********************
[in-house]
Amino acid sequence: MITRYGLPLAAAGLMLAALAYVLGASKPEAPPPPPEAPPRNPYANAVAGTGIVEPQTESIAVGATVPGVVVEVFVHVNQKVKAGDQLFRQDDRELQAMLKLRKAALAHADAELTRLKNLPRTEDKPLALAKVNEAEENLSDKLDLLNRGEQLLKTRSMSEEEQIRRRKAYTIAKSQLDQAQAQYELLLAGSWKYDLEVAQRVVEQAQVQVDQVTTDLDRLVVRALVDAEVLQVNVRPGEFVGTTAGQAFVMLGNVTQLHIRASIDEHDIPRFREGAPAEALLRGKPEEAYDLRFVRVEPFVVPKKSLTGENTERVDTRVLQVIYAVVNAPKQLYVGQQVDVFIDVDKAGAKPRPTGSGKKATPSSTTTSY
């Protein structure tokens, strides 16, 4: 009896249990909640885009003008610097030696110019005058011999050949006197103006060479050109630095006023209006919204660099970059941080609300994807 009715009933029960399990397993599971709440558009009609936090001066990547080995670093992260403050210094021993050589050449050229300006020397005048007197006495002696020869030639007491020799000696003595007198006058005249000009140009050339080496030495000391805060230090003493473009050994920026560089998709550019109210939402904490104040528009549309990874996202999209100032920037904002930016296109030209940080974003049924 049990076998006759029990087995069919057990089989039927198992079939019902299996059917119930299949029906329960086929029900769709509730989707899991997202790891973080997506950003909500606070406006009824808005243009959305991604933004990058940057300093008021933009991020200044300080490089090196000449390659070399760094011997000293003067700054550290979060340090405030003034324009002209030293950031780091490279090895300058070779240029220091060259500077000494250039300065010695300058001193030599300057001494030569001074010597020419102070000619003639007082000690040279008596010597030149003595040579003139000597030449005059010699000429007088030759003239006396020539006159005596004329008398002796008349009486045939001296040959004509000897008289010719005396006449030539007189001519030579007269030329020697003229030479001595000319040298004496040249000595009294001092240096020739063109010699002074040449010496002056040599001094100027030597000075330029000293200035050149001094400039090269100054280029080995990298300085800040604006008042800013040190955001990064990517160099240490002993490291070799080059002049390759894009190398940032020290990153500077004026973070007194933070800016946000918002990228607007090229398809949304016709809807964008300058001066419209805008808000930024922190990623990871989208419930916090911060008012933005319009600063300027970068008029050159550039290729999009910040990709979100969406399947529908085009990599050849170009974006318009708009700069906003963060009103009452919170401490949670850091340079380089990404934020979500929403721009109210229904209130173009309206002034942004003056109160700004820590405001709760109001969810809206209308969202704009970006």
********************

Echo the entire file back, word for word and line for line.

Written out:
[in-house]
Amino acid sequence: MITRYGLPLAAAGLMLAALAYVLGASKPEAPPPPPEAPPRNPYANAVAGTGIVEPQTESIAVGATVPGVVVEVFVHVNQKVKAGDQLFRQDDRELQAMLKLRKAALAHADAELTRLKNLPRTEDKPLALAKVNEAEENLSDKLDLLNRGEQLLKTRSMSEEEQIRRRKAYTIAKSQLDQAQAQYELLLAGSWKYDLEVAQRVVEQAQVQVDQVTTDLDRLVVRALVDAEVLQVNVRPGEFVGTTAGQAFVMLGNVTQLHIRASIDEHDIPRFREGAPAEALLRGKPEEAYDLRFVRVEPFVVPKKSLTGENTERVDTRVLQVIYAVVNAPKQLYVGQQVDVFIDVDKAGAKPRPTGSGKKATPSSTTTSY
């Protein structure tokens, strides 16, 4: 009896249990909640885009003008610097030696110019005058011999050949006197103006060479050109630095006023209006919204660099970059941080609300994807 009715009933029960399990397993599971709440558009009609936090001066990547080995670093992260403050210094021993050589050449050229300006020397005048007197006495002696020869030639007491020799000696003595007198006058005249000009140009050339080496030495000391805060230090003493473009050994920026560089998709550019109210939402904490104040528009549309990874996202999209100032920037904002930016296109030209940080974003049924 049990076998006759029990087995069919057990089989039927198992079939019902299996059917119930299949029906329960086929029900769709509730989707899991997202790891973080997506950003909500606070406006009824808005243009959305991604933004990058940057300093008021933009991020200044300080490089090196000449390659070399760094011997000293003067700054550290979060340090405030003034324009002209030293950031780091490279090895300058070779240029220091060259500077000494250039300065010695300058001193030599300057001494030569001074010597020419102070000619003639007082000690040279008596010597030149003595040579003139000597030449005059010699000429007088030759003239006396020539006159005596004329008398002796008349009486045939001296040959004509000897008289010719005396006449030539007189001519030579007269030329020697003229030479001595000319040298004496040249000595009294001092240096020739063109010699002074040449010496002056040599001094100027030597000075330029000293200035050149001094400039090269100054280029080995990298300085800040604006008042800013040190955001990064990517160099240490002993490291070799080059002049390759894009190398940032020290990153500077004026973070007194933070800016946000918002990228607007090229398809949304016709809807964008300058001066419209805008808000930024922190990623990871989208419930916090911060008012933005319009600063300027970068008029050159550039290729999009910040990709979100969406399947529908085009990599050849170009974006318009708009700069906003963060009103009452919170401490949670850091340079380089990404934020979500929403721009109210229904209130173009309206002034942004003056109160700004820590405001709760109001969810809206209308969202704009970006």